Have we taught our students not to think?
Alan Slavin, letter to Toronto Star, February 22, 2007
Has Ontario's educational system taught a decade of students not to think?
There is growing evidence that the combination of a too advanced,
content-intensive curriculum and standardized testing,
both introduced by the Conservative government in 1997-1999, has done exactly that.
The test performance of incoming university students at Trent has plummeted
about 15% in physics and mathematics in the last 5 years, with a similar
pattern appearing at other Ontario universities.
Brock has a significant increase in the percentage of students failing
first-year physics and mathematics, and Guelph has a similar drop
in performance in a first-year physics course. Yet there is no rapid
decline in the four other physics departments I contacted in the Maritimes and British Columbia.
The ability of incoming students for analysis and synthesis seems to
have been replaced by rote memorization/regurgitation in both the
sciences and the humanities. However, in analytical fields such as physics, English or the visual arts, the emphasis is on constructing one's own knowledge and approaches, not just memorizing facts. It is the ability to see facts in a new light, to bring quite disparate ideas together to solve problems, that makes good scientists, writers, artists and entrepreneurs. The dependence on memorization also affects work habits, with a third of students in some classes not handing in assignments or failing to pick up graded work to find out where they
ve gone wrong. Why should they, if they believe the way to better grades is to memorize more material rather than understand? The resulting high failure/drop-out rate in the first two years of university has enormous cost to society, although the students who do persevere and graduate clearly have or develop the requisite skills.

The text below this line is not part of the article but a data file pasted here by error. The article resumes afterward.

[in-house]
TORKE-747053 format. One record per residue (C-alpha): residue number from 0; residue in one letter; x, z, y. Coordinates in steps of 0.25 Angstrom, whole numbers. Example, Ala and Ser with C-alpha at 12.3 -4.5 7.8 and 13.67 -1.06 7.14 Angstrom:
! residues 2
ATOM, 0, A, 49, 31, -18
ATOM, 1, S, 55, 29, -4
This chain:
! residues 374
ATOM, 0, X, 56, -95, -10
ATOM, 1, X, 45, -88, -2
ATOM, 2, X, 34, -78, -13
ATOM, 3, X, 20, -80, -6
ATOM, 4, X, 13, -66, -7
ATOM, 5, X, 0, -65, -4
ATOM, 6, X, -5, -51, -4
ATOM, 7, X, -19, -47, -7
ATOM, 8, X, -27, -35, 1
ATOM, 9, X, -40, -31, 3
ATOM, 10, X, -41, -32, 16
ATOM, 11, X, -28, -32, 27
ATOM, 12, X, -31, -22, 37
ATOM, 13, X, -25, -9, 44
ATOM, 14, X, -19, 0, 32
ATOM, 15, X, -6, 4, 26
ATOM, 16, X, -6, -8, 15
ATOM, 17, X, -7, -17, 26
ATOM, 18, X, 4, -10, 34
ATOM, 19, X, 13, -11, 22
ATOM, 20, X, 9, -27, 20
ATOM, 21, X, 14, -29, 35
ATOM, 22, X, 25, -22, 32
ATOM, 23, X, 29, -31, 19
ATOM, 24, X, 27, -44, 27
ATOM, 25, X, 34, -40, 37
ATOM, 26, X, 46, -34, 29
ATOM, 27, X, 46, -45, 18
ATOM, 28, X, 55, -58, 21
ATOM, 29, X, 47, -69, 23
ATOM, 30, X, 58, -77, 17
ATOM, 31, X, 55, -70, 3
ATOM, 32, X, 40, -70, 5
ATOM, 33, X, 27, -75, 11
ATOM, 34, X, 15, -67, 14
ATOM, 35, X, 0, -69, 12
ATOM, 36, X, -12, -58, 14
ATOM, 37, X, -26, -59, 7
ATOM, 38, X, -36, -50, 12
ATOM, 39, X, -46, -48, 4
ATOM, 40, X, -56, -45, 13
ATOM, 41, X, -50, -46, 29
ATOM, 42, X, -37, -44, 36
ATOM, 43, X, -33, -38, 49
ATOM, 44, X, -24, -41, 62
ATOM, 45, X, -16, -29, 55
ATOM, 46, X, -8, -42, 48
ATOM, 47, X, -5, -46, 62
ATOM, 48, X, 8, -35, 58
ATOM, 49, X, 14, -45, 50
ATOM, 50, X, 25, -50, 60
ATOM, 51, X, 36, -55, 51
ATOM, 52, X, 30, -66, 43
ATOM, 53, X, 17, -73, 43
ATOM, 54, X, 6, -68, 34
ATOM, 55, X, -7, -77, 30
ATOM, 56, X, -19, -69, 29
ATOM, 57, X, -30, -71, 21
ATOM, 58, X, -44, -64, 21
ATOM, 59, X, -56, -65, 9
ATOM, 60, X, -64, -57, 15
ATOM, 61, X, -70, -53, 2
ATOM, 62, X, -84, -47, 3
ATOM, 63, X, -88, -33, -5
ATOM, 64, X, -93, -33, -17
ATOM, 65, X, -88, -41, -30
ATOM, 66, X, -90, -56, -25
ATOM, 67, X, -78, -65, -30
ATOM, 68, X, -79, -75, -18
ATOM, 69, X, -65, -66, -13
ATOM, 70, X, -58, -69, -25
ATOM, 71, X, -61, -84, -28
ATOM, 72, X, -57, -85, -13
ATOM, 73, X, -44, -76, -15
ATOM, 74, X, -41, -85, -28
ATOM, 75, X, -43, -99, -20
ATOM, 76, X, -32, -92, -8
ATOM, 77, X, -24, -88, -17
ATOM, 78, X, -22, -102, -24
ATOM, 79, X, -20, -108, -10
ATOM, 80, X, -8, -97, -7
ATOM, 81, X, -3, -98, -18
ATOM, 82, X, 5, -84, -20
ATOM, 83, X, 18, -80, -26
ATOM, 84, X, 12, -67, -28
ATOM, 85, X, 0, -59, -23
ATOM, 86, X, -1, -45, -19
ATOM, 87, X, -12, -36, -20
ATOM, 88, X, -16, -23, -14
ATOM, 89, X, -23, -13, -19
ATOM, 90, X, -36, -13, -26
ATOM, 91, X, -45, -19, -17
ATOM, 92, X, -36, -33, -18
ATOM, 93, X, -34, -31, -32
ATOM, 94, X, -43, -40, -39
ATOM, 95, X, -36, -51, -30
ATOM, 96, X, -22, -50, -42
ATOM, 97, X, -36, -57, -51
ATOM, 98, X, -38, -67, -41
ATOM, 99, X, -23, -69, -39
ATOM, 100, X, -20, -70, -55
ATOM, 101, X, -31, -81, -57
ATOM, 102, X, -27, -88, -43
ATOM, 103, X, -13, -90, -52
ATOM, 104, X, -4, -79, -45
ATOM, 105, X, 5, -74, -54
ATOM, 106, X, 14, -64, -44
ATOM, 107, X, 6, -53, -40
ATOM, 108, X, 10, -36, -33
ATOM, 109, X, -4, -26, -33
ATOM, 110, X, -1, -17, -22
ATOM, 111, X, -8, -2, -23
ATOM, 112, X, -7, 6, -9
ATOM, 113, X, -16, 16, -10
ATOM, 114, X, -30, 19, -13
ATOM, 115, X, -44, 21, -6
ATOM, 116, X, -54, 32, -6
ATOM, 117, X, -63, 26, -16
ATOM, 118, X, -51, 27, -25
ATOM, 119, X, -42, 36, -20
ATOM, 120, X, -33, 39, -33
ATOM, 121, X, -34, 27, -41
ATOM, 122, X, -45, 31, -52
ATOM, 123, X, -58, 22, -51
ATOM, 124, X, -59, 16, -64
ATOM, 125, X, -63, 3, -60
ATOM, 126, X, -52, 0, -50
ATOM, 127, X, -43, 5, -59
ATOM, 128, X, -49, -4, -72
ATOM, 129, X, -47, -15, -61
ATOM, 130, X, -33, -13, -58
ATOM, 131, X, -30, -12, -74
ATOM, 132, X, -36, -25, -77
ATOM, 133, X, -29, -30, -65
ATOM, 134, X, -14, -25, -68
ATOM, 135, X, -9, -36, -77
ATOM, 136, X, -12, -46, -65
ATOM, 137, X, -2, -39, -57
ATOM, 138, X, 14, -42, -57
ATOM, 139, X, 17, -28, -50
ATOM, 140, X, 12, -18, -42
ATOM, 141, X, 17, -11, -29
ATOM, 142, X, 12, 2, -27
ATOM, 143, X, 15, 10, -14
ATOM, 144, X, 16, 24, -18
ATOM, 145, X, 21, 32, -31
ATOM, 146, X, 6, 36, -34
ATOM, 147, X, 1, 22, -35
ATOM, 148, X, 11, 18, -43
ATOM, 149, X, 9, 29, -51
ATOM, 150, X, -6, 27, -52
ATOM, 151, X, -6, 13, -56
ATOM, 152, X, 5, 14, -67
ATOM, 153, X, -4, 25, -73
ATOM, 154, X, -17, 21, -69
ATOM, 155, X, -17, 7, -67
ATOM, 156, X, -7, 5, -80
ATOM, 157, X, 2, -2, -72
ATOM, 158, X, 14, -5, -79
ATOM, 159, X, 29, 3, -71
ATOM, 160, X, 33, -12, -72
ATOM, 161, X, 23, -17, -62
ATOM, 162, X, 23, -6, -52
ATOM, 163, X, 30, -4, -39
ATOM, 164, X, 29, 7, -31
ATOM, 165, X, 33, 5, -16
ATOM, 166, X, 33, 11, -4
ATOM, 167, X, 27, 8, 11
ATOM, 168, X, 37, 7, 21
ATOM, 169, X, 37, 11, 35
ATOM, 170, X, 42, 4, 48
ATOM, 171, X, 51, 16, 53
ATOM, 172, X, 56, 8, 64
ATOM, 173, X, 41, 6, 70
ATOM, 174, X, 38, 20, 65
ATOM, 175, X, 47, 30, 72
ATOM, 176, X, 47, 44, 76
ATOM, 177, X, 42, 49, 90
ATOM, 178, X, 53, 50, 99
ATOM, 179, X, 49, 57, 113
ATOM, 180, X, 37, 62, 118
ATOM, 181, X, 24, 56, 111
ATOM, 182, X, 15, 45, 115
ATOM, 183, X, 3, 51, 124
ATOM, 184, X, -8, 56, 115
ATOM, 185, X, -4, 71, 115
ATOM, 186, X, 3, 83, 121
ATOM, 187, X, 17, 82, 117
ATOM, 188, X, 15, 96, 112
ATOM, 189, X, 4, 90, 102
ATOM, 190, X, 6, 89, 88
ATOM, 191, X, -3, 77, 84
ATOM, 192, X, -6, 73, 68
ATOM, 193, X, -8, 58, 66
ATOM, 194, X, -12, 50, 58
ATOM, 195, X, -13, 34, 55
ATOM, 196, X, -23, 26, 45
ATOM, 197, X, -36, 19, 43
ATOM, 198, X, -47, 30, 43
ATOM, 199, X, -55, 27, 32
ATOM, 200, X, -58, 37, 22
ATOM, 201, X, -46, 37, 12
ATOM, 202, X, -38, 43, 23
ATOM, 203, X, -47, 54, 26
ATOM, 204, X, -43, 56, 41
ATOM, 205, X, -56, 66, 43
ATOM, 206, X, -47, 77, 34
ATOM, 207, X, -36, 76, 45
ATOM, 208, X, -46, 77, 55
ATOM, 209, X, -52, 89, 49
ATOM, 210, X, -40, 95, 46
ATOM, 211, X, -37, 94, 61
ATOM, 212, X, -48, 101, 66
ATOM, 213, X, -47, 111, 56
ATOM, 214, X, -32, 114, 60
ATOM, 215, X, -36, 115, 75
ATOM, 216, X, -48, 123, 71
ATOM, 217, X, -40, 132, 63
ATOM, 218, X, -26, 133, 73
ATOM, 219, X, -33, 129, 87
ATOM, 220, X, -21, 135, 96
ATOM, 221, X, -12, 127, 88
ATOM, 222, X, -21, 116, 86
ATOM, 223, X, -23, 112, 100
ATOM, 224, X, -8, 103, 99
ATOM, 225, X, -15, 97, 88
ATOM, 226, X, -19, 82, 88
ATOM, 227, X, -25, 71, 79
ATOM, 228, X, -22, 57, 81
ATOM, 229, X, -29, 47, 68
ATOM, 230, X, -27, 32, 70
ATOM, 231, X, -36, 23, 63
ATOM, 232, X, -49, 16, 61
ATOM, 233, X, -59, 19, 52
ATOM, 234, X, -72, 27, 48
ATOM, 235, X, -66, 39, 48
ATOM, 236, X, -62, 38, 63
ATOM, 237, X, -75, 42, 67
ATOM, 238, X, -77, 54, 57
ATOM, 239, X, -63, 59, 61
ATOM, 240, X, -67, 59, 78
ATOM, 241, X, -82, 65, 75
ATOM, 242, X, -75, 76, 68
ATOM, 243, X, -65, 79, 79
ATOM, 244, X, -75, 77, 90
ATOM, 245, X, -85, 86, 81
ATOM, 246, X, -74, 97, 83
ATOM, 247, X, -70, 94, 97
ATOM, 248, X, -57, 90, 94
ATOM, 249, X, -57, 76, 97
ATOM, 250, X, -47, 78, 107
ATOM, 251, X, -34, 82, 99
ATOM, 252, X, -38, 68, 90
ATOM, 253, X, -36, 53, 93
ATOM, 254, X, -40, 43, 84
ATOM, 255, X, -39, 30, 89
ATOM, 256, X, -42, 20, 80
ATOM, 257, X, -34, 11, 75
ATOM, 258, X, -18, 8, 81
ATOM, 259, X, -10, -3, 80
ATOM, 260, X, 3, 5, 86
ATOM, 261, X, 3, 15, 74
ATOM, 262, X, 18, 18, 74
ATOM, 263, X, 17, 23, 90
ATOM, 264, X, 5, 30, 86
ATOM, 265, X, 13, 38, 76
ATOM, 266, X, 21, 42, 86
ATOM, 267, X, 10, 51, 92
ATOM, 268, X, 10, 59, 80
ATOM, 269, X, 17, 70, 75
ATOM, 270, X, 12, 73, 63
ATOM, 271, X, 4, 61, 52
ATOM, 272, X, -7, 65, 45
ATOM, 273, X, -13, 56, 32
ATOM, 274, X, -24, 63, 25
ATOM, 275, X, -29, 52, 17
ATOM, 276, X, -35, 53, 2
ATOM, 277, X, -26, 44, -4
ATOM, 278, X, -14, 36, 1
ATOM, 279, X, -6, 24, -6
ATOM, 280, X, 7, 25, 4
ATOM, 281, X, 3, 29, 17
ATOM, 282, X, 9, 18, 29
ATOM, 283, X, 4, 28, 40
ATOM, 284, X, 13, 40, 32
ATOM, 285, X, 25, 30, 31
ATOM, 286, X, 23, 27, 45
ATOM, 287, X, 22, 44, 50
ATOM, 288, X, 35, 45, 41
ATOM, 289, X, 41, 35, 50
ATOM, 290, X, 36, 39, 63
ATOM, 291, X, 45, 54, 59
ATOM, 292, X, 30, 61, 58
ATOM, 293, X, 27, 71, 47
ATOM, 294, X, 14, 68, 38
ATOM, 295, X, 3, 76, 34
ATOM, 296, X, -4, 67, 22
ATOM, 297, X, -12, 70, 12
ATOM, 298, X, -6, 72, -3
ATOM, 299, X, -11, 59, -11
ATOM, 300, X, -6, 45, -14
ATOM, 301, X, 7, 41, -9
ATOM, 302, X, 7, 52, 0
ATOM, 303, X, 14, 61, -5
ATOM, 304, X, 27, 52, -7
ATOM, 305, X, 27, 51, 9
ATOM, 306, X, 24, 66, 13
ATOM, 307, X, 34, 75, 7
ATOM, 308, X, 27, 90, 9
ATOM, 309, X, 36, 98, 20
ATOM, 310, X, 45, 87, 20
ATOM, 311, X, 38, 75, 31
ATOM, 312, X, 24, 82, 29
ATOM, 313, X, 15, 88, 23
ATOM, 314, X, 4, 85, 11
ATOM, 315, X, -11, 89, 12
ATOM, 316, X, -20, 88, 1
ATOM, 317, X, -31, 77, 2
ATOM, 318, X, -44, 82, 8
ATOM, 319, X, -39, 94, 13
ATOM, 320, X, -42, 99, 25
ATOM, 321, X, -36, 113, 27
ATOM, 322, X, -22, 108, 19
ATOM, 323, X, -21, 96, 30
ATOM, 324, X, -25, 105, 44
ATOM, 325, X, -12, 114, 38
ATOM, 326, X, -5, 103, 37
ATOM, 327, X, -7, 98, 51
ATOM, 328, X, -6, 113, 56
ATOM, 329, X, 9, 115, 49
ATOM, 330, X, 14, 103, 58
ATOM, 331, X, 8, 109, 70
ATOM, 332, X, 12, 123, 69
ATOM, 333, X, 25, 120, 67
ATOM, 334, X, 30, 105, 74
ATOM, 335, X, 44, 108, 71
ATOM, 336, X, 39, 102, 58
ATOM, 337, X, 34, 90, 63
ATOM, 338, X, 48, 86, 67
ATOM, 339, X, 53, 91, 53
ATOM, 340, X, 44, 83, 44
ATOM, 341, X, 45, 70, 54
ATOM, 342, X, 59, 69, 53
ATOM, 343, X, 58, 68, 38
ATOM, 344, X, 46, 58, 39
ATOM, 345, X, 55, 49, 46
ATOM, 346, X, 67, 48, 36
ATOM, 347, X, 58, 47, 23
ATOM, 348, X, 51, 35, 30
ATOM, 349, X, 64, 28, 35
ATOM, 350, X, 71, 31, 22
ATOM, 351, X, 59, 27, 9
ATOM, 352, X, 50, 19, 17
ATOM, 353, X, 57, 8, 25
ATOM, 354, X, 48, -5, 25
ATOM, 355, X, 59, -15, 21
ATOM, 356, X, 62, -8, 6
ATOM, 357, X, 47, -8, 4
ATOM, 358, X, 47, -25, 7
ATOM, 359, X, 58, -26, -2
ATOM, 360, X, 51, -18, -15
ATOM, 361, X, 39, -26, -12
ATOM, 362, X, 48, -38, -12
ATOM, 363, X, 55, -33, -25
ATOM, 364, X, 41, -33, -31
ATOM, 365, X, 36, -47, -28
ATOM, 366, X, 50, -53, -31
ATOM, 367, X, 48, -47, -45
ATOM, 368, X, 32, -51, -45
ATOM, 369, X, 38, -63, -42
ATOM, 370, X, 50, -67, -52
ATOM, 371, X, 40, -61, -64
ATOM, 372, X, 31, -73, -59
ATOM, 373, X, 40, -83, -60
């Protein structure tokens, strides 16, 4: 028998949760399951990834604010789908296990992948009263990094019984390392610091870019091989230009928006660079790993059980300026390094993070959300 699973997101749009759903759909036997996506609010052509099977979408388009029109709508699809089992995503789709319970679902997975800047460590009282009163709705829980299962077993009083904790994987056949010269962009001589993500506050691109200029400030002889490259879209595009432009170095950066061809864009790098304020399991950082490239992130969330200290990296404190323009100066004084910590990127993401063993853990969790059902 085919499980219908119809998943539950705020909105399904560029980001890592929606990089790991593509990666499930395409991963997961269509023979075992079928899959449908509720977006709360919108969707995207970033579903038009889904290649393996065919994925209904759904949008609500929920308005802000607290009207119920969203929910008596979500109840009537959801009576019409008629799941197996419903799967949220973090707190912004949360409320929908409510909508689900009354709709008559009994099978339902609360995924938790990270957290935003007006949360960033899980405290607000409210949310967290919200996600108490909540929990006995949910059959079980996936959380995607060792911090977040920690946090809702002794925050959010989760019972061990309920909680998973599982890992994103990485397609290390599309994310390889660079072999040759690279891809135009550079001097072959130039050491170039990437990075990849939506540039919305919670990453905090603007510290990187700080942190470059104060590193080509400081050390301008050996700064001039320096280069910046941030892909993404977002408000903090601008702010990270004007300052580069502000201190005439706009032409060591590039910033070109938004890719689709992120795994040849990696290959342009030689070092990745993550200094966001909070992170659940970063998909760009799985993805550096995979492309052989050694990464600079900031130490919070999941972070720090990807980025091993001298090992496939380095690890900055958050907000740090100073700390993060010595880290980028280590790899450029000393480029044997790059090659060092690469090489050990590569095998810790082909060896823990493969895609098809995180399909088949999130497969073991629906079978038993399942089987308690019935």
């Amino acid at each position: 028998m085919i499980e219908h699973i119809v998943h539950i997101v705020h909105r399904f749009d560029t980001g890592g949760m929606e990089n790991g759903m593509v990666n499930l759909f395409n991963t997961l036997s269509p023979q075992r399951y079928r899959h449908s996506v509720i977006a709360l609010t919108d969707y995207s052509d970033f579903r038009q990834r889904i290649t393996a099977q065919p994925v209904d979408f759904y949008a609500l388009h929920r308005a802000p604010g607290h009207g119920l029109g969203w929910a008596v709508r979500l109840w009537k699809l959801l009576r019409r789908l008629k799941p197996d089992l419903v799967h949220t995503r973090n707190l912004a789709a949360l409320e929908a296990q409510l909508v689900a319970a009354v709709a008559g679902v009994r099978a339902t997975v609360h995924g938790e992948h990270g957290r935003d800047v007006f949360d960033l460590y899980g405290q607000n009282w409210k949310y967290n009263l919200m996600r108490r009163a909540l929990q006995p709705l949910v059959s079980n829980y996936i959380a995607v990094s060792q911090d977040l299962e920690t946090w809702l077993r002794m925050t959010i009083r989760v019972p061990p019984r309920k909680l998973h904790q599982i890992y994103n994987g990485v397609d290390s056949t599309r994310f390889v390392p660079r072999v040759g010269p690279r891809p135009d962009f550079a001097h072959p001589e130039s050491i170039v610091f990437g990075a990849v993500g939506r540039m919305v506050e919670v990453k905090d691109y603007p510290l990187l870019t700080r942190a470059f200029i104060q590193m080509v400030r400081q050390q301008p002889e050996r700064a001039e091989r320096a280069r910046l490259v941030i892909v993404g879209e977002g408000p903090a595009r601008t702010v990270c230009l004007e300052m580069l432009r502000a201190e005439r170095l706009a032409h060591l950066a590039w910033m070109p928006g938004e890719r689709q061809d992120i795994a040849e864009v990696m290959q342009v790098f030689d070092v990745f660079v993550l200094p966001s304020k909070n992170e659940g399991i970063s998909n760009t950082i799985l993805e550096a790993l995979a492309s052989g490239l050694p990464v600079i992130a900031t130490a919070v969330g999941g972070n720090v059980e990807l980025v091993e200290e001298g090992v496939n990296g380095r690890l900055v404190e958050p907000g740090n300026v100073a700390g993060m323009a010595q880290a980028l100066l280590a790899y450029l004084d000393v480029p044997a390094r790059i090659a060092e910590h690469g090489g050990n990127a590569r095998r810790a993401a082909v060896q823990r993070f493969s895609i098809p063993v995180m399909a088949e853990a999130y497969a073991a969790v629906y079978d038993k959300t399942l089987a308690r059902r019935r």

The problem is not with our teachers who are well trained and dedicated.
... Students first exposed to the science curriculum in grade 5 are now in first year of university, suggesting that the roots of the problem extend to elementary school.
Moreover, the curriculum is so content-heavy that it has limited the amount of time available for developing analytical skills and conceptual understanding, even though development of these skills was a stated goal.
Review panels of university physics professors for the sciences recently agreed that "a) The existing curriculum is too ambitious and focuses on breadth instead of depth; b) Some topics are clearly too advanced
and should be dropped; c) There is a yawning gap between the ambition of the curriculum and the reality of students entering University.
We must move quickly to change the situation. A new curriculum was introduced for K-8 in Mathematics and English in 2005 and 2006, respectively, and a new high-school science curriculum is under review. Let's hope that local teachers and school boards are involved in the development of this curriculum, and in its monitoring and evaluation. We have ten years of students who have been taught not to think, and reversing that training will be neither quick nor easy.
Alan Slavin is professor and Chair in the Department of Physics and Astronomy at Trent University.